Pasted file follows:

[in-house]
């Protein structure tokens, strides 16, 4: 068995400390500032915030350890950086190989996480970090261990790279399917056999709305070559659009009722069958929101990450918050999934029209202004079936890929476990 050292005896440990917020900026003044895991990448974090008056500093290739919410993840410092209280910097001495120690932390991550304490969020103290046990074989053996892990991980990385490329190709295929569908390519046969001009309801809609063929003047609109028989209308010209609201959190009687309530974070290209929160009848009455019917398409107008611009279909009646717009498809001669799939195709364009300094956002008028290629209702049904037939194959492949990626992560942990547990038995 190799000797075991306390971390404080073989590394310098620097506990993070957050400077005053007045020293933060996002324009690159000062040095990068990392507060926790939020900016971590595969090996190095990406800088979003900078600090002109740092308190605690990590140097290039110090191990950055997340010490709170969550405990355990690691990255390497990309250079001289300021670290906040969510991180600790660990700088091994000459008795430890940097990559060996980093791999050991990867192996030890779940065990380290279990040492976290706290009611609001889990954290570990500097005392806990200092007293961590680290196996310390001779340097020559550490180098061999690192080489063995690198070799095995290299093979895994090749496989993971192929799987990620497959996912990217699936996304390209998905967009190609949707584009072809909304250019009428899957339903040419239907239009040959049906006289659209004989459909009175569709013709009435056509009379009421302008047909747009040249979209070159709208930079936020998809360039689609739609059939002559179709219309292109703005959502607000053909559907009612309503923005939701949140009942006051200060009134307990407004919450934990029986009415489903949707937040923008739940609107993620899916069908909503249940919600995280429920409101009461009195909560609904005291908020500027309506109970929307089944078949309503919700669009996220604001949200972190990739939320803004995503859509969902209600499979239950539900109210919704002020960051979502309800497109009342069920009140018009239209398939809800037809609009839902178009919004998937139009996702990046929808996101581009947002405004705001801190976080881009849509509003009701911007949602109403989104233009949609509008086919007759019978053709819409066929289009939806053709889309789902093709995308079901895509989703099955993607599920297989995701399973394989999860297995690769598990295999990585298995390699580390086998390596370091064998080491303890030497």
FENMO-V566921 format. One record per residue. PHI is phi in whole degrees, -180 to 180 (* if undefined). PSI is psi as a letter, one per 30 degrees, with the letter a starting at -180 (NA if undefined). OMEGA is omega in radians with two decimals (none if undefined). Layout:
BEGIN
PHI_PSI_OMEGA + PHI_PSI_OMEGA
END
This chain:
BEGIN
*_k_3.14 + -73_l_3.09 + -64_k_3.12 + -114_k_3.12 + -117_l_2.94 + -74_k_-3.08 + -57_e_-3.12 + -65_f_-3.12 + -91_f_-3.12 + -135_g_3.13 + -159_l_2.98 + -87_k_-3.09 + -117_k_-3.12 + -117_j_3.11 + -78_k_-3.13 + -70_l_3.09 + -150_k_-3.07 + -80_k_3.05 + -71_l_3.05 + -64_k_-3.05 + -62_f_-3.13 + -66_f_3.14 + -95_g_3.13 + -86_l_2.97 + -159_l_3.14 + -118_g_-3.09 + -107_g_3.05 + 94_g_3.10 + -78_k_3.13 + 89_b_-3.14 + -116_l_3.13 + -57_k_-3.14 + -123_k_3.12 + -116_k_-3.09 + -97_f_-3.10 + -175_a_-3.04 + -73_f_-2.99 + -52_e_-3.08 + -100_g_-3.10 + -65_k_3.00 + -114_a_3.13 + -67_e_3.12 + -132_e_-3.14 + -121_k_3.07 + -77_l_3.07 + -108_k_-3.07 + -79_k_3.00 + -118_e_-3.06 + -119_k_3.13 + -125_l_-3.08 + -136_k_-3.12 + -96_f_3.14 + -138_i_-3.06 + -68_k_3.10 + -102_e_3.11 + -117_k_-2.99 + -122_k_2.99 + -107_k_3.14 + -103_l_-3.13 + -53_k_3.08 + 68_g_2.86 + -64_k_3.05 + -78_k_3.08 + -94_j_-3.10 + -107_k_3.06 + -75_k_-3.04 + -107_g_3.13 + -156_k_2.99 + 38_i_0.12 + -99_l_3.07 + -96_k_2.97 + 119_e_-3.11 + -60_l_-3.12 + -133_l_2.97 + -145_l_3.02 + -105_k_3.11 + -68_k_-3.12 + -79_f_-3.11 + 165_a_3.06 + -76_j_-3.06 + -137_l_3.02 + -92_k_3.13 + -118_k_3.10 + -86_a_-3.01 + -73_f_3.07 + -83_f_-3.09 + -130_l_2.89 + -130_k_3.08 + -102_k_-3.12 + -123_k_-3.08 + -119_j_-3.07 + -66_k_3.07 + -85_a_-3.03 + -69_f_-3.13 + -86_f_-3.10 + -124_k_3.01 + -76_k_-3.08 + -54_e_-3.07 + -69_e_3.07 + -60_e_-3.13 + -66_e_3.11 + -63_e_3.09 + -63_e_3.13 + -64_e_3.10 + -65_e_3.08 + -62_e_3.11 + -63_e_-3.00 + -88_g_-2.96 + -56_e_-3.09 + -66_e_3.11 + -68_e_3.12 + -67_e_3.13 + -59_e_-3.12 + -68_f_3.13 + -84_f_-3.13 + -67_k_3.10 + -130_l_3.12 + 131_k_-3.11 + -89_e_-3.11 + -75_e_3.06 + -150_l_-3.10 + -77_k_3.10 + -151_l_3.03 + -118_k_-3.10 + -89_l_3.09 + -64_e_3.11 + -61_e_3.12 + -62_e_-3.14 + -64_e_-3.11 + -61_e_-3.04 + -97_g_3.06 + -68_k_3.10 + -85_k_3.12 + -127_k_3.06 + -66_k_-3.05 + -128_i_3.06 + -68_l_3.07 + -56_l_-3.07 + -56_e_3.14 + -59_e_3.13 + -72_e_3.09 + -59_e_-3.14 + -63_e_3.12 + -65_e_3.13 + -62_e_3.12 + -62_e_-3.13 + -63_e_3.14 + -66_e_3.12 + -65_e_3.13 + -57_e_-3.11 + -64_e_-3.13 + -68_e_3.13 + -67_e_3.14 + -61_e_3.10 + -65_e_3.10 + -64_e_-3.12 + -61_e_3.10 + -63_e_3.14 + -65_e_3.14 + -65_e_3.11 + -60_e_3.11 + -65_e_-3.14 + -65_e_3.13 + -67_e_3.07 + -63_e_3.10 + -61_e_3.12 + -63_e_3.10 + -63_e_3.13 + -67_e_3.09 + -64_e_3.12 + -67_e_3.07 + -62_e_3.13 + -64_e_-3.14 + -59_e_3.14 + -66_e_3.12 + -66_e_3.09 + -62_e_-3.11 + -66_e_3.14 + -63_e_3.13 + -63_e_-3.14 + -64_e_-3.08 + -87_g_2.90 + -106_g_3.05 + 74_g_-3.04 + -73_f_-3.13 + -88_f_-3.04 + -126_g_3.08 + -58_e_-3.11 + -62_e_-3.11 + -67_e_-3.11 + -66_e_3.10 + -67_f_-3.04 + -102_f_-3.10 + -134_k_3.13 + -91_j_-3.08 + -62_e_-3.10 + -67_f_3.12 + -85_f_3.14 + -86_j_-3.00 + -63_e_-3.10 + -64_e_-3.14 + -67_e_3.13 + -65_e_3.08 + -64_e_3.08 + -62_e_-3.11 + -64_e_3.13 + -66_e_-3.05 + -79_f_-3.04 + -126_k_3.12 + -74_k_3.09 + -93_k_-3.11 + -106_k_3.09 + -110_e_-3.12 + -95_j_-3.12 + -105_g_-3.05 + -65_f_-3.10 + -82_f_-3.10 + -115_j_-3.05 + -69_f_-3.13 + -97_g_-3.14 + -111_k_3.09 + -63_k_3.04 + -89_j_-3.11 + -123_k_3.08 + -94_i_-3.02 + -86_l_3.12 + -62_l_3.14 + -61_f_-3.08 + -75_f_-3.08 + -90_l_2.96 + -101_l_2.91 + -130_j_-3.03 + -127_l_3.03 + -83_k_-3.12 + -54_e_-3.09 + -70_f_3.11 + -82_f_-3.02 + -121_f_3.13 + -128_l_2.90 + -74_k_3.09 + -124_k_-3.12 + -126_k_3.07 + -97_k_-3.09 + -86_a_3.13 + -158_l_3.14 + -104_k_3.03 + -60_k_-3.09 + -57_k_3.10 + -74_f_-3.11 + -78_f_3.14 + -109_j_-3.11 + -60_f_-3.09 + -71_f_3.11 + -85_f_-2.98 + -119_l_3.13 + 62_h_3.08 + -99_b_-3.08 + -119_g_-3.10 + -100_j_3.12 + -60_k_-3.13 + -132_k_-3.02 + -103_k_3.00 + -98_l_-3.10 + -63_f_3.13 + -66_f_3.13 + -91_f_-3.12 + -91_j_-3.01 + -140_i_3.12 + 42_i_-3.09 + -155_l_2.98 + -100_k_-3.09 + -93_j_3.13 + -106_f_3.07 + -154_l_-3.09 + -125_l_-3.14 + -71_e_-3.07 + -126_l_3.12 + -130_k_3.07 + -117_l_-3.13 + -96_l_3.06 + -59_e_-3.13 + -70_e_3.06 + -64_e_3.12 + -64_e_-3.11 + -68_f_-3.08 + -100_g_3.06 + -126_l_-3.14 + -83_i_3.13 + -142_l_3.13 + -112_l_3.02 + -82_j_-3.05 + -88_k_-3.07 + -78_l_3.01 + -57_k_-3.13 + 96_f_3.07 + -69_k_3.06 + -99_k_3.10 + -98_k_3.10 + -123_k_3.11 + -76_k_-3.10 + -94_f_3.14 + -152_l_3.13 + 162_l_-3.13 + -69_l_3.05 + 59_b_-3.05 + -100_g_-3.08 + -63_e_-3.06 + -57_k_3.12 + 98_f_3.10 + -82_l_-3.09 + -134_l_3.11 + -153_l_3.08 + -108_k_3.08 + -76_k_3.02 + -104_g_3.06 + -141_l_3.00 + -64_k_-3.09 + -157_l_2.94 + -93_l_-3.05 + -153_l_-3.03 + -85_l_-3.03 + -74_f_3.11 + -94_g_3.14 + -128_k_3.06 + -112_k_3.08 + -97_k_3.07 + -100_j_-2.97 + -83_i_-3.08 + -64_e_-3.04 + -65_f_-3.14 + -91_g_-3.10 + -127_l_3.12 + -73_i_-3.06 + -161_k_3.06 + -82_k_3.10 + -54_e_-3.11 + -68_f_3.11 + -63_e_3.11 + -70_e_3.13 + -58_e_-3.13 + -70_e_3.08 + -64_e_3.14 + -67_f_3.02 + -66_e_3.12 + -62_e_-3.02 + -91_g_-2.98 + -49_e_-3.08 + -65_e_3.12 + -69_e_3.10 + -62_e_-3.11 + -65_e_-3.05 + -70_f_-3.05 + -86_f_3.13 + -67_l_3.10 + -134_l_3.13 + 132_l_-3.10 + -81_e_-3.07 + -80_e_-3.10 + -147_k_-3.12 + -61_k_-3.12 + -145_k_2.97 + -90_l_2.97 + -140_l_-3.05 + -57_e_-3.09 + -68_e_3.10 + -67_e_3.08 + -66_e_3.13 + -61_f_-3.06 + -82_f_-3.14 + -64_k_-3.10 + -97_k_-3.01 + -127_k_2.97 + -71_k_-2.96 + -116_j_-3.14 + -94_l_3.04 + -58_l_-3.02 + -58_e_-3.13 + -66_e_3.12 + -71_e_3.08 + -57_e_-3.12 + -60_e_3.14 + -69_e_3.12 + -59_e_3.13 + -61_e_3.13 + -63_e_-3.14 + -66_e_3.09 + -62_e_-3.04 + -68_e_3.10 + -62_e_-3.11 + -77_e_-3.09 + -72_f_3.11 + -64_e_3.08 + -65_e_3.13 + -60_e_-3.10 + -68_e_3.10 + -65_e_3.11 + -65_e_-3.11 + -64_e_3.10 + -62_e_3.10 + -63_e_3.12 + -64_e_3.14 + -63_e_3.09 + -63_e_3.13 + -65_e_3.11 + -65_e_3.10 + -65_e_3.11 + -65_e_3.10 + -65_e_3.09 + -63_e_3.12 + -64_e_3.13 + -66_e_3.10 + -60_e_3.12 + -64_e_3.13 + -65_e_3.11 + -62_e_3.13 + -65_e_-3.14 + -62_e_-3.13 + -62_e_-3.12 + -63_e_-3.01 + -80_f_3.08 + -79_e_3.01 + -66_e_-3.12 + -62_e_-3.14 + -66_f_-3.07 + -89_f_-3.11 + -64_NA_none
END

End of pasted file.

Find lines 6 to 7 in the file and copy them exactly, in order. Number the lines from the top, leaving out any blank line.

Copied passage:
END
This chain: